Which is precisely what goaded Rowan Moore into his excoriating attack on the architect in Prospect. "Foster is popular because he supplies the look of innovation without the pain of actually changing anything," he declared. "The establishment likes him because he lets it feel daring at minimal emotional expense; he is the purveyor of radical architecture for people who want no such thing ... The establishment has adopted Foster in order to effect that mutation of external form it needs to survive. To evade challenge, the pillars of English life need to appear as if they are changing. Where Prince Charles failed to win the country over to conservative architecture, Foster has succeeded by giving it a different cladding."

Foster's obsessions with structure, low-energy internal environments and seamless form are virtually genetic. Some mutter that his buildings are increasingly like him: cranially ballistic, streamlined of dress, close-shaven, almost detail-free. This particular game can get naughty. One corporate lawyer referred to the Swiss Re building with brilliant mendacity. "The Erotic Gherkin?" she murmured. " We call it Cockfosters."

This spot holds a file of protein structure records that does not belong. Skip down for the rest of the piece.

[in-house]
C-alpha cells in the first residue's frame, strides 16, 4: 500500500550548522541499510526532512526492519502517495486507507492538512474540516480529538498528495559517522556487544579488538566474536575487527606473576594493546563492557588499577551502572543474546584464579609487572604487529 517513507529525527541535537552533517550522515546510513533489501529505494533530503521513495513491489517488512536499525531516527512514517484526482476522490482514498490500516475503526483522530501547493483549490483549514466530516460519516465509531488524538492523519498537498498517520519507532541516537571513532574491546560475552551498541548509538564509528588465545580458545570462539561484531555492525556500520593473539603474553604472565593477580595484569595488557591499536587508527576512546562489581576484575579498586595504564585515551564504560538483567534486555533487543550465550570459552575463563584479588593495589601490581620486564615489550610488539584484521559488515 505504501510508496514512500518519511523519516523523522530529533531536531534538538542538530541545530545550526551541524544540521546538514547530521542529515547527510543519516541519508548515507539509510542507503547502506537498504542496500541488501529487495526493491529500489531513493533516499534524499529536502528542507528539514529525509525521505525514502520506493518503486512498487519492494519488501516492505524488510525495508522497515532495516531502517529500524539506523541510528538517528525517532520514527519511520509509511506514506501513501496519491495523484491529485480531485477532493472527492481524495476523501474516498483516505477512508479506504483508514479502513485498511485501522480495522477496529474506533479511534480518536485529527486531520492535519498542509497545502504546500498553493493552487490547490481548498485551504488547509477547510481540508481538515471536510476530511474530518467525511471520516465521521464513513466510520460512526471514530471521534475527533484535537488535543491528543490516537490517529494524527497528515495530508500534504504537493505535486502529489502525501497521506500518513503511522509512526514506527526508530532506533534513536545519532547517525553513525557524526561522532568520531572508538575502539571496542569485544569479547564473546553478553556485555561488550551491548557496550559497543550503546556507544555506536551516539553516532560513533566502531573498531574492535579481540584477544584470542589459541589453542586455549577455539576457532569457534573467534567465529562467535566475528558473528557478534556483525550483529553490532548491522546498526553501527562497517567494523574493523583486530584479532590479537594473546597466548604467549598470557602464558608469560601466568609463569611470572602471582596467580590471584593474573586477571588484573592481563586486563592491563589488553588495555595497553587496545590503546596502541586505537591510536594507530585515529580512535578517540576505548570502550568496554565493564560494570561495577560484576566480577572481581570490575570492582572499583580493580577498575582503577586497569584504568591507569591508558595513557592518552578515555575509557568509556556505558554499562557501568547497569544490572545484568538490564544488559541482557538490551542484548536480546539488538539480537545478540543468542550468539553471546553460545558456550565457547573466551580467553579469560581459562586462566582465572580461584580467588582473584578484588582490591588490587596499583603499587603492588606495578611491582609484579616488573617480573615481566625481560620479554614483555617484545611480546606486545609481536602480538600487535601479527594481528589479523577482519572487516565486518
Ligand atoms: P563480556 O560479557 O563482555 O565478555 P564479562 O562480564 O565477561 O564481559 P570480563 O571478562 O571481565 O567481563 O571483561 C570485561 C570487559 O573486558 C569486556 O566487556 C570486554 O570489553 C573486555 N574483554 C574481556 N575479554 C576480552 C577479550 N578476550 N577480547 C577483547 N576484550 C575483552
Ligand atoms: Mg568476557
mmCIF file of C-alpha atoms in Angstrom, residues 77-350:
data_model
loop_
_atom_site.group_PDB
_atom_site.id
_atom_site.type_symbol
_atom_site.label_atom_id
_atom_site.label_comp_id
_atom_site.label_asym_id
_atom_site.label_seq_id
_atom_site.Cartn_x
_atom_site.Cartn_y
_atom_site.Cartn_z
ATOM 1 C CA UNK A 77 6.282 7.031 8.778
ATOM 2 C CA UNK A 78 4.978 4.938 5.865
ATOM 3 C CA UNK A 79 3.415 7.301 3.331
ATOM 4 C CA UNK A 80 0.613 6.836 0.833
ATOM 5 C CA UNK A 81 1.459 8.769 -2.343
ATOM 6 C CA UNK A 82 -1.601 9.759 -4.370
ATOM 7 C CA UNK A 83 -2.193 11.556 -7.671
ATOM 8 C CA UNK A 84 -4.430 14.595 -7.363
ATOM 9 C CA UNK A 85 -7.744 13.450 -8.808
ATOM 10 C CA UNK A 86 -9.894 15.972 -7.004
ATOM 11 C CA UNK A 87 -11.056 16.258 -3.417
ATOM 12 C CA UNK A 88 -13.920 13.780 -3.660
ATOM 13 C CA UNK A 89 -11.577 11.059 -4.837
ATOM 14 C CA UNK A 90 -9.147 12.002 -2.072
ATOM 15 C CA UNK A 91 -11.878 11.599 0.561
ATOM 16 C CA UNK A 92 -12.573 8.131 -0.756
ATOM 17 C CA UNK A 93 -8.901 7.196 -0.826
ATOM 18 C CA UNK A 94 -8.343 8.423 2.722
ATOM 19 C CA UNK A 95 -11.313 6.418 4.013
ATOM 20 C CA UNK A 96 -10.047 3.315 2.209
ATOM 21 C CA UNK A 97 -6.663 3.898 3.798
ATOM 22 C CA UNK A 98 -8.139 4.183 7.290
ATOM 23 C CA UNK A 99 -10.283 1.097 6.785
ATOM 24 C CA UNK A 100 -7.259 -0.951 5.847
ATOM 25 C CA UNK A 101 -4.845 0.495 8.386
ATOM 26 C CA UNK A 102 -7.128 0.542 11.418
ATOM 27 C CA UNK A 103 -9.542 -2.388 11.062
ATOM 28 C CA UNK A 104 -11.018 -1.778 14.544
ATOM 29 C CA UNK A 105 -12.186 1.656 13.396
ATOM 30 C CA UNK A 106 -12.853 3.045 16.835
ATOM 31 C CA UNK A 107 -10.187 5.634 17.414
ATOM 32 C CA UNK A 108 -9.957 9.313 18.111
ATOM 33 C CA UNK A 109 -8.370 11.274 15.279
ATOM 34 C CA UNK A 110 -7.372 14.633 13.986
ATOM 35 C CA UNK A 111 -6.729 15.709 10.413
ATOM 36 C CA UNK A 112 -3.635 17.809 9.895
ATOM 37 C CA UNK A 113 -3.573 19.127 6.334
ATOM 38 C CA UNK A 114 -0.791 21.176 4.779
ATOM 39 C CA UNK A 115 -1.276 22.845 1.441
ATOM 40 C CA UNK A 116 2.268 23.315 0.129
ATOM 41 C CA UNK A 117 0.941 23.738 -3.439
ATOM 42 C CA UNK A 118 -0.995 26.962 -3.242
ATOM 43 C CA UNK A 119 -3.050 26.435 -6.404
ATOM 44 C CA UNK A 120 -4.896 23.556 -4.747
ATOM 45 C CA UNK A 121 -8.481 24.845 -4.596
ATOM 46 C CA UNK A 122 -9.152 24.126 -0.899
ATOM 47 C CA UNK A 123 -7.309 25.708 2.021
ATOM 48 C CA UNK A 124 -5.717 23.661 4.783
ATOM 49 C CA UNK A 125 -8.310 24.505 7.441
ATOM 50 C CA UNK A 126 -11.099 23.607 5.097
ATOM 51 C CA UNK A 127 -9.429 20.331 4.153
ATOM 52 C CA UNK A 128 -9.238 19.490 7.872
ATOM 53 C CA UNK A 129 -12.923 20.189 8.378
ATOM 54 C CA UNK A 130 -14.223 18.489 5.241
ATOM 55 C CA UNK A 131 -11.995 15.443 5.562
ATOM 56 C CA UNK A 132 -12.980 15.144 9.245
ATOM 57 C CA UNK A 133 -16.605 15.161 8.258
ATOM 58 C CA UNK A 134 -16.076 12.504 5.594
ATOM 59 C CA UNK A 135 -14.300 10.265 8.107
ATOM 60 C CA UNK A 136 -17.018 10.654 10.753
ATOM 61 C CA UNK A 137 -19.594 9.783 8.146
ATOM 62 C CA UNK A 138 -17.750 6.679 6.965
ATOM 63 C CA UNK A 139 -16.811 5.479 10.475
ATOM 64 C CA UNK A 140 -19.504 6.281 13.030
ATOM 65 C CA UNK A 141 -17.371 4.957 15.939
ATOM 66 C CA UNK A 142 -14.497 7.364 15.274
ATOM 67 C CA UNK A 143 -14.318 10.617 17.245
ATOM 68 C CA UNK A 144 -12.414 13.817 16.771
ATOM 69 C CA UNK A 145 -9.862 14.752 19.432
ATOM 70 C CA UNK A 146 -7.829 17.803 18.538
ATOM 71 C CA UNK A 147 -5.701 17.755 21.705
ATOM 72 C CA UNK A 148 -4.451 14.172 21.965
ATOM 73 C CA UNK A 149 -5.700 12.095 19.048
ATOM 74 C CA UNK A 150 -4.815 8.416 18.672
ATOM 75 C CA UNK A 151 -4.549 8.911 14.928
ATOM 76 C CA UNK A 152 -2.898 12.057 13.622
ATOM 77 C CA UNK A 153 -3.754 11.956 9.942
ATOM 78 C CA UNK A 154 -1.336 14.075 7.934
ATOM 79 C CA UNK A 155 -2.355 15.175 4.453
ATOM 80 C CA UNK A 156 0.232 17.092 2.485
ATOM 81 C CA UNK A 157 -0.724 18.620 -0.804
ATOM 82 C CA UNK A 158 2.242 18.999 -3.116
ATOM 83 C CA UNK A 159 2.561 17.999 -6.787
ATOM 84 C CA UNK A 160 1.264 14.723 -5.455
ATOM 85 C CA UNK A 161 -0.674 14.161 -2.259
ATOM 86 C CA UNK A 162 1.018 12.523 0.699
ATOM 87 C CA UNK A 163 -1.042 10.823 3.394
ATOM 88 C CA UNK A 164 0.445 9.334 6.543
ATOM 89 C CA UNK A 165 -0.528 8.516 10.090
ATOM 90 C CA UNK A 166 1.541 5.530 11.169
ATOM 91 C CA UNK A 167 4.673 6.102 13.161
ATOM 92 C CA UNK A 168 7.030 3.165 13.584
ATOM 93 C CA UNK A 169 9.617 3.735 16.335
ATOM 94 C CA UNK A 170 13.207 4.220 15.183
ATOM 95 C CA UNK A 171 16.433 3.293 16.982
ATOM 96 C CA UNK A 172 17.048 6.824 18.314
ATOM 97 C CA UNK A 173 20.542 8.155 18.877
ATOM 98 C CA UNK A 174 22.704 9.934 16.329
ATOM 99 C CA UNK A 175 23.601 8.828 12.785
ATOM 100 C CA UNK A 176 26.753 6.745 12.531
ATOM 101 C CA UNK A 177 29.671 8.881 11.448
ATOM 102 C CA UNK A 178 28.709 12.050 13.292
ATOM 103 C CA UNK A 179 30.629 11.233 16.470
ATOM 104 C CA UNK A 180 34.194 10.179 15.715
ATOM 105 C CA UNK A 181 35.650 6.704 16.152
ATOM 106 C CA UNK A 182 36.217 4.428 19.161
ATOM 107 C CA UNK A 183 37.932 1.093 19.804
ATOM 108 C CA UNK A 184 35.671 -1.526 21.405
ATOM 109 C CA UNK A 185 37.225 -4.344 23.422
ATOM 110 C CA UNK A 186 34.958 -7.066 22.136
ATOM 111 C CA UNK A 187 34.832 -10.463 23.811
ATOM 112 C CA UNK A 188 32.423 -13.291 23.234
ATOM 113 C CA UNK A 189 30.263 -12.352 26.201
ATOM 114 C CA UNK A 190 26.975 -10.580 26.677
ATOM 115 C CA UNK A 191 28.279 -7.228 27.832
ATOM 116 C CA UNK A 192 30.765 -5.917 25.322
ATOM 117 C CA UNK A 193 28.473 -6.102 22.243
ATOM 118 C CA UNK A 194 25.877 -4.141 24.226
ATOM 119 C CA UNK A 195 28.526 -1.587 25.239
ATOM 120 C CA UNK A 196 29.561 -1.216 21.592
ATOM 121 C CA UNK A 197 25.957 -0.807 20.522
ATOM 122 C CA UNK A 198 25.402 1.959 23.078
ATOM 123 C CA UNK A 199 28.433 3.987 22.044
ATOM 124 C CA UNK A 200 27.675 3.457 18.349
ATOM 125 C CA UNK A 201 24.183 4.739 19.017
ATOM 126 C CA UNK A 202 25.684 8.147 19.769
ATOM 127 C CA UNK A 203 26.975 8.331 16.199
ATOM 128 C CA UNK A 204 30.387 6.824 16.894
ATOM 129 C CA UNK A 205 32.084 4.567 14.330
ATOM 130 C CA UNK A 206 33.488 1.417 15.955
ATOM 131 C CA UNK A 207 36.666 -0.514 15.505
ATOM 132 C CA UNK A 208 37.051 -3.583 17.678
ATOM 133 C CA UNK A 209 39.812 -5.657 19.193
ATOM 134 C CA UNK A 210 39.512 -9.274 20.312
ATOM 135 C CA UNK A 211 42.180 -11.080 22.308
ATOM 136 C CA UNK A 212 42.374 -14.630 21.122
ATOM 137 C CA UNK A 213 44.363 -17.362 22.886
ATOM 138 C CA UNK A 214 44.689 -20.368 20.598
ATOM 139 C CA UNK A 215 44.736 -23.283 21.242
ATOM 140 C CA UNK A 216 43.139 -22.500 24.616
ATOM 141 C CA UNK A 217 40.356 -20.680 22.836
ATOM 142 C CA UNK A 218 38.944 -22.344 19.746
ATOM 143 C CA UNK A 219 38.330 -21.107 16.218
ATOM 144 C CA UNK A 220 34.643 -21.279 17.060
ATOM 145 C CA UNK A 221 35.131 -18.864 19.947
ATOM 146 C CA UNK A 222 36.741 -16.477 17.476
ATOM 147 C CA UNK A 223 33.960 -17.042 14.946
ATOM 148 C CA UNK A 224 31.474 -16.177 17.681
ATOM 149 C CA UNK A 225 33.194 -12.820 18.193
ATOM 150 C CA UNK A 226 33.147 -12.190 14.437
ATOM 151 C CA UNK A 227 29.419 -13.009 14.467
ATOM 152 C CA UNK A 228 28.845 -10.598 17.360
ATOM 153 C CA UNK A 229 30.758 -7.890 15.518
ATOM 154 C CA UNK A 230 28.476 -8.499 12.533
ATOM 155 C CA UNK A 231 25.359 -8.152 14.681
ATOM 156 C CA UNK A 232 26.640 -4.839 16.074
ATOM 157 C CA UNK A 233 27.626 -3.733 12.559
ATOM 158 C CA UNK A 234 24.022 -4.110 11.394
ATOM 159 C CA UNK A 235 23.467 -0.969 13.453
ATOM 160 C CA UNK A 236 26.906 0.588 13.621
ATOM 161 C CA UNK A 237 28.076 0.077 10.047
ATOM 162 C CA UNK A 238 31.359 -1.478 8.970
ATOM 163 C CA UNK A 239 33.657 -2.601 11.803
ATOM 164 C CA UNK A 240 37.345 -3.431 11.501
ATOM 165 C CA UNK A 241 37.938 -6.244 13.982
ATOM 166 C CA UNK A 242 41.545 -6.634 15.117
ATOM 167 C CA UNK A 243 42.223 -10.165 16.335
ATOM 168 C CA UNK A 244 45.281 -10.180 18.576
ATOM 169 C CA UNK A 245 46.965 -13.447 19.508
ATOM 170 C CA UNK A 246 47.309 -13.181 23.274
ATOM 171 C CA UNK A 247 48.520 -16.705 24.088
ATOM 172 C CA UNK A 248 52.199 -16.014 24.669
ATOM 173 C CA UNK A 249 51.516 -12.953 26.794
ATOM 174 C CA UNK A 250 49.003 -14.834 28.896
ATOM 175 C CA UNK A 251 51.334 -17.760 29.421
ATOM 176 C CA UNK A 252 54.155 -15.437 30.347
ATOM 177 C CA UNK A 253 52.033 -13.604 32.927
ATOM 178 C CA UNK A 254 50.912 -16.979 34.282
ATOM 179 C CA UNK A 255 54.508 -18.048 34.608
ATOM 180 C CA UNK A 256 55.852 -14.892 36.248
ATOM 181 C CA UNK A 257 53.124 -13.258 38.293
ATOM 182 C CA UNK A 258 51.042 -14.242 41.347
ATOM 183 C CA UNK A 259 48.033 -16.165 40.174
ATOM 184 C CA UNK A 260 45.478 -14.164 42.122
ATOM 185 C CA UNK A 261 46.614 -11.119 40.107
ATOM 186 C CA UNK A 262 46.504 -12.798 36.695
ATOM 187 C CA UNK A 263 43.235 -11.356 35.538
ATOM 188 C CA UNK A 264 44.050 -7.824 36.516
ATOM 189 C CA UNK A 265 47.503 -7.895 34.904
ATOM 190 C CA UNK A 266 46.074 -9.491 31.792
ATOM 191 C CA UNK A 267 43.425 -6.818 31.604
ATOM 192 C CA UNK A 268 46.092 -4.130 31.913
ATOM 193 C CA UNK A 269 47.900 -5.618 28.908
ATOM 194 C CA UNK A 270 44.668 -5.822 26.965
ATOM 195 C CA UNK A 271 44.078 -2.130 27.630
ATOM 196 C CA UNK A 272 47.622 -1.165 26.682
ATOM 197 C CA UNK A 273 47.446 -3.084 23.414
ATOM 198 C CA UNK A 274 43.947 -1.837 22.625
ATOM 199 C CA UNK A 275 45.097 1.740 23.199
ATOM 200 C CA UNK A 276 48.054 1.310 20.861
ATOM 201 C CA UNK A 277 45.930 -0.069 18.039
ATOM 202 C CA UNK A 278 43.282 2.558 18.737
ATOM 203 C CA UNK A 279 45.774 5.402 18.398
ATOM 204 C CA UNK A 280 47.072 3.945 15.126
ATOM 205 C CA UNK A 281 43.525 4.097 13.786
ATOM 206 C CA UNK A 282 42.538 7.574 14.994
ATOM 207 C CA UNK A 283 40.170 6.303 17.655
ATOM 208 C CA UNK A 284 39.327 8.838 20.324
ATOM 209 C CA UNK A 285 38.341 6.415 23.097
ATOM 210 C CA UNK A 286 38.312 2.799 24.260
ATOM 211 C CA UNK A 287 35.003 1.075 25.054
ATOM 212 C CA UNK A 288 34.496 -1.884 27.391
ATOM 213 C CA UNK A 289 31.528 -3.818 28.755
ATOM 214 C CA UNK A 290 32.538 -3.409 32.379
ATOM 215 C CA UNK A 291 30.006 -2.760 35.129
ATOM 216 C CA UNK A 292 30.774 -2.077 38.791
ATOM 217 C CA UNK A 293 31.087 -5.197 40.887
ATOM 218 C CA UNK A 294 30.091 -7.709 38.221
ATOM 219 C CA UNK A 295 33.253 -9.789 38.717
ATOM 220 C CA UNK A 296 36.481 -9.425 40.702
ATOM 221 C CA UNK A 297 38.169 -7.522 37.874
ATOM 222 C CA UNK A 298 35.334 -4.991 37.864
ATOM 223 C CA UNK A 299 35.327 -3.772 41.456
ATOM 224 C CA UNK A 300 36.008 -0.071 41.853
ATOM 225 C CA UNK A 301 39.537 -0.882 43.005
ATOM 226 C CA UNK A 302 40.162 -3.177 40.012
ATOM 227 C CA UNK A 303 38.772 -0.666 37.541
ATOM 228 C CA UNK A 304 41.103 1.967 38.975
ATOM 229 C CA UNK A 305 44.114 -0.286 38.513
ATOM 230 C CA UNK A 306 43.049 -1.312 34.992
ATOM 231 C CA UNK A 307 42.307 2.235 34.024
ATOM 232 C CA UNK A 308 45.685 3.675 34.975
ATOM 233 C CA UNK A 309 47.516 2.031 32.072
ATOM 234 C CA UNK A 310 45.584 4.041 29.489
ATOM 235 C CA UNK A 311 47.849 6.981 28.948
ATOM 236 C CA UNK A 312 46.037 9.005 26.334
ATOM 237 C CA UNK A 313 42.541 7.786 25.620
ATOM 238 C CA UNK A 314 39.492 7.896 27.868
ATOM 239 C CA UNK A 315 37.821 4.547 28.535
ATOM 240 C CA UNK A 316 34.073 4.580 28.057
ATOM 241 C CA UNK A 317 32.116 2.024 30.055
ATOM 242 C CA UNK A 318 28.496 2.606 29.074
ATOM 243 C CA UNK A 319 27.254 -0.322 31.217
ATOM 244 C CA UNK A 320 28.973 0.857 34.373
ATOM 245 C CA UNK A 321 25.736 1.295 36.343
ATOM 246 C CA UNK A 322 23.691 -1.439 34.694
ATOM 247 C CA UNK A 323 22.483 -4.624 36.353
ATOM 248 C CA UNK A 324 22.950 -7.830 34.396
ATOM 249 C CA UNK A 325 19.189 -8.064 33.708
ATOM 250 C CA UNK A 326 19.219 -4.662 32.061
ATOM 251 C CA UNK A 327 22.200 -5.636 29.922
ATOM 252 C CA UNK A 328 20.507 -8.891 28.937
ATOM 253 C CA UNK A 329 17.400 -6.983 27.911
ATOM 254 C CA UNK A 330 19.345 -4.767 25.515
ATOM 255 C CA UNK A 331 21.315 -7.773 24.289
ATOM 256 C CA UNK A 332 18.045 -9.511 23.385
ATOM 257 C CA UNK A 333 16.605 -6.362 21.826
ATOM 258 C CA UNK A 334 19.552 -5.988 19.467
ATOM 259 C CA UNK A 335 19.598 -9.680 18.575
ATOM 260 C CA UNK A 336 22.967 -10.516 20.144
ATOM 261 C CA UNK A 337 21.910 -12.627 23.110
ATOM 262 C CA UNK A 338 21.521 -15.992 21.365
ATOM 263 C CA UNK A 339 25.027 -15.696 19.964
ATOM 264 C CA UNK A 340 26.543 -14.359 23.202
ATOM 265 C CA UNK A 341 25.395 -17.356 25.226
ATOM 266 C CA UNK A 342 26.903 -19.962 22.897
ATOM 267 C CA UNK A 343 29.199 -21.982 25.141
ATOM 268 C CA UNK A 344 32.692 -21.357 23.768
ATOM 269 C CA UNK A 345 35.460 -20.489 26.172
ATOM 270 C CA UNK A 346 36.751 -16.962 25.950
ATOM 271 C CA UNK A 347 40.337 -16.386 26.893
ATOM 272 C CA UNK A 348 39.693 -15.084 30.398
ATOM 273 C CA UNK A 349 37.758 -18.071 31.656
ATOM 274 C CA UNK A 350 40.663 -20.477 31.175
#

Smooth, streamlined, seamless. "It is difficult to describe the heightened sense of awareness on a long run," writes Foster about his beloved langlauf. "At the last marathon, I developed a rhythm on the stretch alongside Samadan Airport, even though I only had one stick at the time. And I remember thinking that it felt close to flying (there are parallels to sailplanes and cross-country soaring). Then there is the way in which the mind can roam freely - from the most profound thoughts to the most prosaic." A perfect coda to, say, Foster's wonderful Millennium Bridge, but nothing to do with his shiny but faintly depressing Spitalfields development.